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Oxford invariably spelled modern English "ought" as "oft" or "ofte" - positively revealing that he spoke with a provincial dialect. Less surprisingly, he also used "oft" to mean "often" (see words with asterisks).

Oxford used the spelling "ought" to mean "out", but he also spelled this word "out", "owt", and "owte" (see wordlists in headpage).

OFT            (6)
  5,41      court remoues long and    oft*, the causes of expences
 51,64     for yat/they cannot and    oft not to transport but
 57,19       whoole/to her Magesty    oft to be made tene thowsand
 61,36         but blokes.  Blokes    oft to be 250l a peace.
 66,46           make two thre and    oft* fowre shillinges a/pound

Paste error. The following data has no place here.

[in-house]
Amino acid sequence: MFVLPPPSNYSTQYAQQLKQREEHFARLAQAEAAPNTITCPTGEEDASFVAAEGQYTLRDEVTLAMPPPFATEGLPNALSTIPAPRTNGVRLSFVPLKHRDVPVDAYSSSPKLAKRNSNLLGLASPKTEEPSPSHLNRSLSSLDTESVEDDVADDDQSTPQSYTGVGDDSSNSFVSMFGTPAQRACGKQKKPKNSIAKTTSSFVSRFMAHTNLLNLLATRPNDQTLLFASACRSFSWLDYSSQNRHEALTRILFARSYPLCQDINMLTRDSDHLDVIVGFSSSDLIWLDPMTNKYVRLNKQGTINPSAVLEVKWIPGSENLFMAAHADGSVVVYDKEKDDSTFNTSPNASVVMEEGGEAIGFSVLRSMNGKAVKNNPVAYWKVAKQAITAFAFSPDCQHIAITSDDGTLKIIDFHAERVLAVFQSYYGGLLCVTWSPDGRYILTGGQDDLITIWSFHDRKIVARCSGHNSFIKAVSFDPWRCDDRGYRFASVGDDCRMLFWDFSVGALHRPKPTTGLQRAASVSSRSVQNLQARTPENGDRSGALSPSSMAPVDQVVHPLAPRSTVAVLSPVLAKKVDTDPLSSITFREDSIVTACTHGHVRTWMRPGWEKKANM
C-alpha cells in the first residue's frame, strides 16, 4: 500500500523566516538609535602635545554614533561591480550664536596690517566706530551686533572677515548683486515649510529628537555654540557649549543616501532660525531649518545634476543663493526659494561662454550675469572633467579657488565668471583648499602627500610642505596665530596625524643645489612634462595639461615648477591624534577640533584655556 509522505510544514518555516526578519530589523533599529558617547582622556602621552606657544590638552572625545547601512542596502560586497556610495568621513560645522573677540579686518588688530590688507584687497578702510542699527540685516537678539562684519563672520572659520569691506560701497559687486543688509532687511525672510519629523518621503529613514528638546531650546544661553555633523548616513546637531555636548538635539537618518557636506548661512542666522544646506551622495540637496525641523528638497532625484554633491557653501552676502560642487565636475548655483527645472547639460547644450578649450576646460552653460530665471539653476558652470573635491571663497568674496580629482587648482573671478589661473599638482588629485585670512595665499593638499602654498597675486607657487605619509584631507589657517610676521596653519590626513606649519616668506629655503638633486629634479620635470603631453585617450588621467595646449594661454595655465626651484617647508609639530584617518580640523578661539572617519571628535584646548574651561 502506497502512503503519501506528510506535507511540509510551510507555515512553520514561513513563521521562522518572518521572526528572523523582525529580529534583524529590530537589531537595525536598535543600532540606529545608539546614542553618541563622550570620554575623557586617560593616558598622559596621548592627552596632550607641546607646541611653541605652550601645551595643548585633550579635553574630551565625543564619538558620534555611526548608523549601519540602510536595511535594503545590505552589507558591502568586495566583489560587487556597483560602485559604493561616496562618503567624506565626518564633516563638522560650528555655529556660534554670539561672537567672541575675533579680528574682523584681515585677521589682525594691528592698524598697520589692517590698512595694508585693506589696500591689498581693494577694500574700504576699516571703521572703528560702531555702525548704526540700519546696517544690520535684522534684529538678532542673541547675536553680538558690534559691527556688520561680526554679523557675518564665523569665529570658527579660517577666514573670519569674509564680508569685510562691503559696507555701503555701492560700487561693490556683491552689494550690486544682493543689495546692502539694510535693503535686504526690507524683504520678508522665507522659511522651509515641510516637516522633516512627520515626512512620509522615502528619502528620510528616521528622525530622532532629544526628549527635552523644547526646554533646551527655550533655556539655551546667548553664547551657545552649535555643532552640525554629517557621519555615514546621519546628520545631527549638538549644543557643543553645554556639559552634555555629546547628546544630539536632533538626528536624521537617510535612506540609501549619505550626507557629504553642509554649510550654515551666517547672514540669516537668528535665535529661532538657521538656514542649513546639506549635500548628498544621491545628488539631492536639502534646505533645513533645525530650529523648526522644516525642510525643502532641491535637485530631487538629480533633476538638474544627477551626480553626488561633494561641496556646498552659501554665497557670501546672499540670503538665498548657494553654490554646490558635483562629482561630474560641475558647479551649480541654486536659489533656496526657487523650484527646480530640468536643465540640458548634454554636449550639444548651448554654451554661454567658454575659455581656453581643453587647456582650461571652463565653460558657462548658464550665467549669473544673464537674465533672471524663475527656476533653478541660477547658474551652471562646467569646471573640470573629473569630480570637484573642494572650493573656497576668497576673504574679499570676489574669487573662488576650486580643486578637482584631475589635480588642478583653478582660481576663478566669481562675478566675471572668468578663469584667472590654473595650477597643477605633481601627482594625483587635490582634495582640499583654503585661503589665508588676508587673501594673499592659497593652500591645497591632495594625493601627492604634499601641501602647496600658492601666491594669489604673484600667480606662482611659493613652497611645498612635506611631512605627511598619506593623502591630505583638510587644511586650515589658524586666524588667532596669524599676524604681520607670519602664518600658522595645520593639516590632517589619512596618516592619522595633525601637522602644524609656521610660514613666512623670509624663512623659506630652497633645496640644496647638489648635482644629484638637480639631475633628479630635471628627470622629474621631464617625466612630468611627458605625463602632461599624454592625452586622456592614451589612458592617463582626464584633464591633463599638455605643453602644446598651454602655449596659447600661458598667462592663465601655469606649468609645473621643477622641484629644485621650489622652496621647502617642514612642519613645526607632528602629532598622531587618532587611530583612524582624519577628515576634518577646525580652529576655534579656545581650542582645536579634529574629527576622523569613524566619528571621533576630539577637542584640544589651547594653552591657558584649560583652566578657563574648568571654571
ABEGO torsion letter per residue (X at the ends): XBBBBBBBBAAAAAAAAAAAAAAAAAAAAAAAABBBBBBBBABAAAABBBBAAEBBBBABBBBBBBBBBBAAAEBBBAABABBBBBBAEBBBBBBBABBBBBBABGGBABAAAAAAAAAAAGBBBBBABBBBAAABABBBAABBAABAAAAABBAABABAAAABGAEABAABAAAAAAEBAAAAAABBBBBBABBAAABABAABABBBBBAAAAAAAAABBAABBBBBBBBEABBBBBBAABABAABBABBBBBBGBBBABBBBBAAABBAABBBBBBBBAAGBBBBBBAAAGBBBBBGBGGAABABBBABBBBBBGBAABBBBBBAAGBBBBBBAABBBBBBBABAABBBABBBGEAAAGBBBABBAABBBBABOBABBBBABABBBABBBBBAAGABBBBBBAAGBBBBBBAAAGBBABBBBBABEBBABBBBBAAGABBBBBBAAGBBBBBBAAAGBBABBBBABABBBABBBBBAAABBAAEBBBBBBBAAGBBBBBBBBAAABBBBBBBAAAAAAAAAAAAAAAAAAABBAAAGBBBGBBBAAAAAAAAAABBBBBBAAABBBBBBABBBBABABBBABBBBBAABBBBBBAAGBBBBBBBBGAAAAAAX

66,60               the Marchante    oft to bringe in suche an

OFTE           (1)
 65,48         by auncient custome    ofte to be 250l weyght,

OUGHT          (10)
  2,10          so as I may, withe    ought/disparkinge the grounde.
  2,17       yowre Lordshipe/withe    ought dissemblinge my faultes
  3,11    as fast as I cane get me    ought of towne, doo followe.
  4,15          of my parte, roted    ought of yowre/fauoure.
  6,45    haue them so it may fall    ought I will shorten them
 27,18     may call to remembrance    ought in/equall ballence,
 28,14    whiche drue me one wythe    ought any mistruste, the
 39,12       hauinge intelligences    ought of all her receyts,
 39,13    as well of them that goo    ought as are/brought in,
 39,18        pensions, when other    ought of/bishops liuinges

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